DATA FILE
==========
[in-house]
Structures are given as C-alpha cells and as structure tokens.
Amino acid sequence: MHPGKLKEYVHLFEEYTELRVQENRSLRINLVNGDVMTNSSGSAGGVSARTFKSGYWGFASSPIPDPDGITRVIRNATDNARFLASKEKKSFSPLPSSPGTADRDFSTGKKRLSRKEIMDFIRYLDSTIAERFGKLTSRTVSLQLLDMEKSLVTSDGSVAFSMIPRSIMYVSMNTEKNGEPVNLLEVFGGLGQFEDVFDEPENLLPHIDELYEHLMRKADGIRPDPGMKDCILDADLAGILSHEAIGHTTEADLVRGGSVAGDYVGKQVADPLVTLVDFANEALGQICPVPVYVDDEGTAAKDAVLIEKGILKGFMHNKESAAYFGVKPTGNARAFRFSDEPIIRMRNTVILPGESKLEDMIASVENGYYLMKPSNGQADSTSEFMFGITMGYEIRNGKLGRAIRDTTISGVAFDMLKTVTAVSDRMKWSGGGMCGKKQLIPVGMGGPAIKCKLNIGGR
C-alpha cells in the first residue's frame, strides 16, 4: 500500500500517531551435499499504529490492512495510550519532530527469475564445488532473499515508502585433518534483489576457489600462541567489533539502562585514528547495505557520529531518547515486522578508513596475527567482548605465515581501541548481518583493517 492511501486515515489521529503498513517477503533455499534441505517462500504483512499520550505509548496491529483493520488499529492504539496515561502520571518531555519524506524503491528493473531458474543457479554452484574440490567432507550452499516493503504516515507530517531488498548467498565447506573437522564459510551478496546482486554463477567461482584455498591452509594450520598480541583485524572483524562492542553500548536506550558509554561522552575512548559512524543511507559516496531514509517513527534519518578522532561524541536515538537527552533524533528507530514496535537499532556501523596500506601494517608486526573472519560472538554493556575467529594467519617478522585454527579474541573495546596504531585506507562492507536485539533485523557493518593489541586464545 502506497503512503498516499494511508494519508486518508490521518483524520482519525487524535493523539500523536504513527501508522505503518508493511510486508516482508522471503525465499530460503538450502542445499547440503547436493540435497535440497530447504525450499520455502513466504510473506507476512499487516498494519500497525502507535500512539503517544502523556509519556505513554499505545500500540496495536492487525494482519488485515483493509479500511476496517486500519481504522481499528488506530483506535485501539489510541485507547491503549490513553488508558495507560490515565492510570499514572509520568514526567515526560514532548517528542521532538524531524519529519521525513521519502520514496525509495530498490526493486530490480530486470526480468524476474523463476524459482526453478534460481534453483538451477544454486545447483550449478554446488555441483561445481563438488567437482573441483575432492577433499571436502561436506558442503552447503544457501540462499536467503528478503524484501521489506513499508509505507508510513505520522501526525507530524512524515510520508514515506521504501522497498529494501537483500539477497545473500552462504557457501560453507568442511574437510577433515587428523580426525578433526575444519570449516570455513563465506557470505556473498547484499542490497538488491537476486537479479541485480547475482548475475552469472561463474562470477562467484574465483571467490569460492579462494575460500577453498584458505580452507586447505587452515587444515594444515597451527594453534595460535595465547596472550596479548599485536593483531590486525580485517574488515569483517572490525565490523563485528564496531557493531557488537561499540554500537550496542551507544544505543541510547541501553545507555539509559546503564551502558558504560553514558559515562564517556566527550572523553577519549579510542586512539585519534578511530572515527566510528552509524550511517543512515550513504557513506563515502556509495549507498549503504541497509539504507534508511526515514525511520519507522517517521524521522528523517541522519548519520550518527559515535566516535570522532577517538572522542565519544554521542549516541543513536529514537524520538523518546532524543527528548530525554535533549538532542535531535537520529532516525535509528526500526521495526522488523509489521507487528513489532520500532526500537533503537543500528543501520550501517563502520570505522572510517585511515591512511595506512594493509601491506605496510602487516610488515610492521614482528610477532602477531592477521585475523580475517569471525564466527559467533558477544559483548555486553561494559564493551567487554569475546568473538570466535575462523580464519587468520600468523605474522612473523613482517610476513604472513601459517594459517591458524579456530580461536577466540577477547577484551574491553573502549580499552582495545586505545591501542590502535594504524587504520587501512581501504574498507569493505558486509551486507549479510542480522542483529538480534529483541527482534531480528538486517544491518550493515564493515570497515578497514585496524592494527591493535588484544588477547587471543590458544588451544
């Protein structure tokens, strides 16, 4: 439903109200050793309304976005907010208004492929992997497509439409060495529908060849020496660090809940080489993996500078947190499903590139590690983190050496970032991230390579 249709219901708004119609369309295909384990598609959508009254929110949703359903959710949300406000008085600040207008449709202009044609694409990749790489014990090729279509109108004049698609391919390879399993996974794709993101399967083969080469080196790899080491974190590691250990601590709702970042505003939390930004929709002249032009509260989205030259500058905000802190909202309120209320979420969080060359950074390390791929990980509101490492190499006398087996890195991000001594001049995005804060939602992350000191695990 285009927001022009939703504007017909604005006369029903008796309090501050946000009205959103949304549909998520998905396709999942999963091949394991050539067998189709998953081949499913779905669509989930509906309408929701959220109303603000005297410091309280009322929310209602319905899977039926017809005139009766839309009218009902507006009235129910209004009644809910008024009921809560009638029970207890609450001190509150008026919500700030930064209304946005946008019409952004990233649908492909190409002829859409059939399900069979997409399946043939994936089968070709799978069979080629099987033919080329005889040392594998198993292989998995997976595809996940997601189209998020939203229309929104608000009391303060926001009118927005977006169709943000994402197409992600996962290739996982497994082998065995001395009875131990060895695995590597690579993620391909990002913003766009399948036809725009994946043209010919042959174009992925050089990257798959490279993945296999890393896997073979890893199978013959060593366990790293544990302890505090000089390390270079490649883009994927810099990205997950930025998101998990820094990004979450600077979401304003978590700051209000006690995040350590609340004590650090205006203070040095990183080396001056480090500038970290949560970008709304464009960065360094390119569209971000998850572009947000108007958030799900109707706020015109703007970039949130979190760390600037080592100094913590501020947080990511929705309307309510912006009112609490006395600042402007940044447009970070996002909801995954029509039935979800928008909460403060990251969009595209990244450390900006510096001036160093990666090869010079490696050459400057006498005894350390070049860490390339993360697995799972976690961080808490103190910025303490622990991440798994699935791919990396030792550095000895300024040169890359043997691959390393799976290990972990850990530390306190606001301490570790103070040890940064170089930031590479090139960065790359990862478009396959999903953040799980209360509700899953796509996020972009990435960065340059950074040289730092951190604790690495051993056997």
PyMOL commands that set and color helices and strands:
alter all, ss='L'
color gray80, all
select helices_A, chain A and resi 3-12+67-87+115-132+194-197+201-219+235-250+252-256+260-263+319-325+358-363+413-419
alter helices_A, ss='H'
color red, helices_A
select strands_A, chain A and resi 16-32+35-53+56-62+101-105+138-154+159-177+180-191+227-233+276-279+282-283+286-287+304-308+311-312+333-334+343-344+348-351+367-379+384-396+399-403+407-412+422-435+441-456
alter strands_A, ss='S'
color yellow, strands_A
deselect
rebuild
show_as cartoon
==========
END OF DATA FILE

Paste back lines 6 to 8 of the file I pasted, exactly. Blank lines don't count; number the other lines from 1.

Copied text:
PyMOL commands that set and color helices and strands:
alter all, ss='L'
color gray80, all